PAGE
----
What needs to be reasserted (and it’s a shame that this needs to be argued) is that one’s judgement can improve through education, and that the majority of our social world is predicated entirely on the quality of people’s subjective judgements, something the Humanities helps to improve. Talk about good judgement in a boardroom today, and heads will nod. Talk about good judgement in a Humanities classroom, and suddenly people start using words like “arbitrary” or “groundless.” The Humanities doesn’t need to apologize for the fact that some people’s judgement (with allowances made for context) can be better than that of others. But even more importantly, it needs to emphasize that a person’s judgement, through education, can become better than it previously was.  

Sunday, 20 May 2018

Saint John, New Brunswick

Neptune sighs
With the breath of a god who’s lived too long
And the fog descends 
Over the living and the dead of Saint John.

Centuries of Protestant pride
And Catholic shame
Loyalist blood
And famine-starved bone
Crunching together 
Like continental plates colliding 
Ploughing up mountains 
Resembling steeples.
Providing the habitat 
For that singular species 
The Old Saint John family.

They’ve created their own gods
Thick-featured statues with broad shoulders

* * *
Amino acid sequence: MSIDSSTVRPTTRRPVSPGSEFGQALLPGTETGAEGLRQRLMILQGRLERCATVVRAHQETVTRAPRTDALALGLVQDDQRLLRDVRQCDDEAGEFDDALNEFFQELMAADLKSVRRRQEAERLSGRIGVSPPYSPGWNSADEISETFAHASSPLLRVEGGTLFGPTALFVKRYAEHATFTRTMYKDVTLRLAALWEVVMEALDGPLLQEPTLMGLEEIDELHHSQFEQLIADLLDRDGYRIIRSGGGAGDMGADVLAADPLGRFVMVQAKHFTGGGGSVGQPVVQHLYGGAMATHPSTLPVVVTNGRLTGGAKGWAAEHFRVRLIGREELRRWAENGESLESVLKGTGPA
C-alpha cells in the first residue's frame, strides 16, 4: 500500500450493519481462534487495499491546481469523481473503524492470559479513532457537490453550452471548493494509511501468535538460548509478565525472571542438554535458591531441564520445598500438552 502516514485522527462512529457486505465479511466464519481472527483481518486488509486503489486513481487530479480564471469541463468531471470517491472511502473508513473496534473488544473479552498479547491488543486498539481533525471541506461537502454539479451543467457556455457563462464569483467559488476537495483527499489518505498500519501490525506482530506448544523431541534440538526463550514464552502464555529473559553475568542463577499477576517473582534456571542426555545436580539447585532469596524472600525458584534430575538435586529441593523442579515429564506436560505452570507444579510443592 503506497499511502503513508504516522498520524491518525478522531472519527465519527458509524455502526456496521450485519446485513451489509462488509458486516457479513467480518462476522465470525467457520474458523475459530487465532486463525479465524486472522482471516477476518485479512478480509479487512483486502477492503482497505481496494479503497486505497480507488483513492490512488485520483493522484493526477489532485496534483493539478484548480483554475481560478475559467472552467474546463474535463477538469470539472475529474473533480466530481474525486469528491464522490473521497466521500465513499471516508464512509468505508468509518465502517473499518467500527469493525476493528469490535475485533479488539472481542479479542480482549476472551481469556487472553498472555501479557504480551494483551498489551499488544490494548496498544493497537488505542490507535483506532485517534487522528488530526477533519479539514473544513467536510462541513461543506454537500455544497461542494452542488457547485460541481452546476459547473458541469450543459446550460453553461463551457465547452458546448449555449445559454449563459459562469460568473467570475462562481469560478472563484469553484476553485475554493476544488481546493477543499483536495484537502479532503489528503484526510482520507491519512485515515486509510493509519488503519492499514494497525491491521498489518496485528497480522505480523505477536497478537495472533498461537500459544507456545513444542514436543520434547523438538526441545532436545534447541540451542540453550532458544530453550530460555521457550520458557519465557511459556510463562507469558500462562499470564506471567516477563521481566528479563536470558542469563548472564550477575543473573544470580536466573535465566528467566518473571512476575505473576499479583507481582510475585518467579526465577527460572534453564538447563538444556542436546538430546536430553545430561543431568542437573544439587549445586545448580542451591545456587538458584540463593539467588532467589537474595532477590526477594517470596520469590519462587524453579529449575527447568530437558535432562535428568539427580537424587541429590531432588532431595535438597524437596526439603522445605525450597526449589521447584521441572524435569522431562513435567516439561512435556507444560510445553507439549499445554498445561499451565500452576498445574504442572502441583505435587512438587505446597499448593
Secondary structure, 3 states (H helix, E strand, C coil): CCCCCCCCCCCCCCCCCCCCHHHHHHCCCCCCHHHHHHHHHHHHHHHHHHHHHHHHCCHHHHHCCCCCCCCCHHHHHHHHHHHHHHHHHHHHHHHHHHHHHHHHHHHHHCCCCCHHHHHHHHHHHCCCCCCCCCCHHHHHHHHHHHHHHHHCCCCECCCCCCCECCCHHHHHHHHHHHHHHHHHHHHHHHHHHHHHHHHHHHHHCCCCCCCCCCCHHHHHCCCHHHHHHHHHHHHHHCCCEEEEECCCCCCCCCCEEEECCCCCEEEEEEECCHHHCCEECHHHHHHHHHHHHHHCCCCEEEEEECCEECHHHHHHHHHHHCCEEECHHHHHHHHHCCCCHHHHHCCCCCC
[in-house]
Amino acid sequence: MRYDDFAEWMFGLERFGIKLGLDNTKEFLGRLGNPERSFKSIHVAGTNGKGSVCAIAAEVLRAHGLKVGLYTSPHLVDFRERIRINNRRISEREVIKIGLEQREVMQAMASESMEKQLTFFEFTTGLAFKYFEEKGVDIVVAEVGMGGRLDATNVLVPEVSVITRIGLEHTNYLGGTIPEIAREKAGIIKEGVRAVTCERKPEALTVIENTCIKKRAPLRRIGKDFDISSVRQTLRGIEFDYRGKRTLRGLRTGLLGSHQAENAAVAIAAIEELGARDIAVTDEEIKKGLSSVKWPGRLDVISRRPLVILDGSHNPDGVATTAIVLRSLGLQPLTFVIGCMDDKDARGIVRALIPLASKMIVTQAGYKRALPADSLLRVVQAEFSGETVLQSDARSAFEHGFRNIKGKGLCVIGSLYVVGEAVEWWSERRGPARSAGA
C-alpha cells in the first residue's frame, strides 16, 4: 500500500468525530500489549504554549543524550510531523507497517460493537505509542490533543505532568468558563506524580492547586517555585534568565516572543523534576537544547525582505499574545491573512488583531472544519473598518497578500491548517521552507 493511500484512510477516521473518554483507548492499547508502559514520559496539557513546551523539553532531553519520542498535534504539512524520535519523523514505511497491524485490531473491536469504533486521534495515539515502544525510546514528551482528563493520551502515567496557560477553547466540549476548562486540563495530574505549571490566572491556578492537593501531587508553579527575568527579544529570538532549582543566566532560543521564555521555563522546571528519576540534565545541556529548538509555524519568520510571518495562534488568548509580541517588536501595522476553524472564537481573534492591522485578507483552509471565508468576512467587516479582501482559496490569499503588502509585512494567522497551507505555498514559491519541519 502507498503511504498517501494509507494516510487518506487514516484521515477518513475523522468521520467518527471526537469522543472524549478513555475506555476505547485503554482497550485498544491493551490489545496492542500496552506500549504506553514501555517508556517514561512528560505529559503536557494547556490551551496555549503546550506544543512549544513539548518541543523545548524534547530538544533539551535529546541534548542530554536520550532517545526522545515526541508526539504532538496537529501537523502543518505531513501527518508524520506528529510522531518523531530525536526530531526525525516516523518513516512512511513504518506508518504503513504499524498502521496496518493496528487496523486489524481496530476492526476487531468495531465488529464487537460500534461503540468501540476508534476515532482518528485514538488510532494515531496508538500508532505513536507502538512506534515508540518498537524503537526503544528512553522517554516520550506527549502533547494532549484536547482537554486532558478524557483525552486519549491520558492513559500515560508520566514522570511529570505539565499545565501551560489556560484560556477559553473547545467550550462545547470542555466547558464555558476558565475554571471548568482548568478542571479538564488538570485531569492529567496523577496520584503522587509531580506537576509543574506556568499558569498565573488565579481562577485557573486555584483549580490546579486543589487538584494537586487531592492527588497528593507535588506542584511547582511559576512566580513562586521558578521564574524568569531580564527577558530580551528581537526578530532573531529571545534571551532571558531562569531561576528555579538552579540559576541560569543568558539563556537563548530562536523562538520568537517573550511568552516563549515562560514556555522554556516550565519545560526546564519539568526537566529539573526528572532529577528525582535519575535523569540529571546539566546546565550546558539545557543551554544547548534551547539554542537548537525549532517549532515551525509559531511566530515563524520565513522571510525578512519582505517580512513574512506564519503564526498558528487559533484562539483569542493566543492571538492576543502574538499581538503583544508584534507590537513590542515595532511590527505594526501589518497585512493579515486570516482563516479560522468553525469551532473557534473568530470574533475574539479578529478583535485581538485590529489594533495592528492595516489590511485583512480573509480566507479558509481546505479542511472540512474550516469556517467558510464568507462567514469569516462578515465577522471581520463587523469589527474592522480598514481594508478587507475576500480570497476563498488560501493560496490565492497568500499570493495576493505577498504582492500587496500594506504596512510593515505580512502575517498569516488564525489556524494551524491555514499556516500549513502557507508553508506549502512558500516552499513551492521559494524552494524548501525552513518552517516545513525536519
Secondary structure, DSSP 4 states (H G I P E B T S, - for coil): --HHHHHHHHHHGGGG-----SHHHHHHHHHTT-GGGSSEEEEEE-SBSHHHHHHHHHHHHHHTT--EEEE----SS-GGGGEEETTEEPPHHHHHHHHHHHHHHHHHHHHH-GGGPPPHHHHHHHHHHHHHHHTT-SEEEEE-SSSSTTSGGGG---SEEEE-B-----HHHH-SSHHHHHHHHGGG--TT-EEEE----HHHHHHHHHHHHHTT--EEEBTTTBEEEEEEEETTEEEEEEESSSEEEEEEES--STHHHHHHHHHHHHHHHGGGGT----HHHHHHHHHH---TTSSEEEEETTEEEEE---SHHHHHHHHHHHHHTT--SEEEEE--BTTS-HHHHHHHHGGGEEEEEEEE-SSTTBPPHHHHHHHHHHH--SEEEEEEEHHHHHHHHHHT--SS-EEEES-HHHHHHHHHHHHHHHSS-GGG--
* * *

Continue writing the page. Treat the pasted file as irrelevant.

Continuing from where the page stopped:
Squatting outside Market Square
Appearing again 
In the paintings of Miller Brittain.
But these thick people are only aspirational. 

The Saint Johner 
Is as thin-skinned 
as the Pinot grapes
That also thrive 
under cover of fog.

The bricks of their ancient buildings
Mortared together
With centuries of insults 
both real and imagined 
(Seven parts of the latter 
to every one of the former).

They know their prayers.
But the one they know best
Is the one they'd never dare say
Before their neighbours.

A prayer the people in their Sunday finest
know better than the Lord’s
Than the Hail Mary.

We are afraid. 
We feel alone.
We want to be wanted.

A prayer that still echoes
Against the stone walls
Of their family chapels.

Thursday, 29 March 2018

What if Students Want to Write Poorly?


I was re-reading George Orwell’s “Politics and the English Language” recently and was struck by the relevance it still holds today. To recap, Orwell argues that the “ugly and inaccurate” use of written English that he witnessed during his time was not the mere by-product of untalented writers. Rather, it was a distinct trend motivated by political orthodoxies that sought to “give an appearance of solidity to pure wind.” Being the friend of many English instructors, I was particularly interested in Orwell’s suggestion that poor writing serves a strategic purpose, that it reflects the motives of writers whose goals are better served by vagueness than by clarity. Nearly every person I know who has taught a writing class has expressed frustration or dismay at the difficulty of turning a poor writer into a good one. When considered alongside Orwell’s essay, this challenge provokes me to ask: what if students want to write poorly?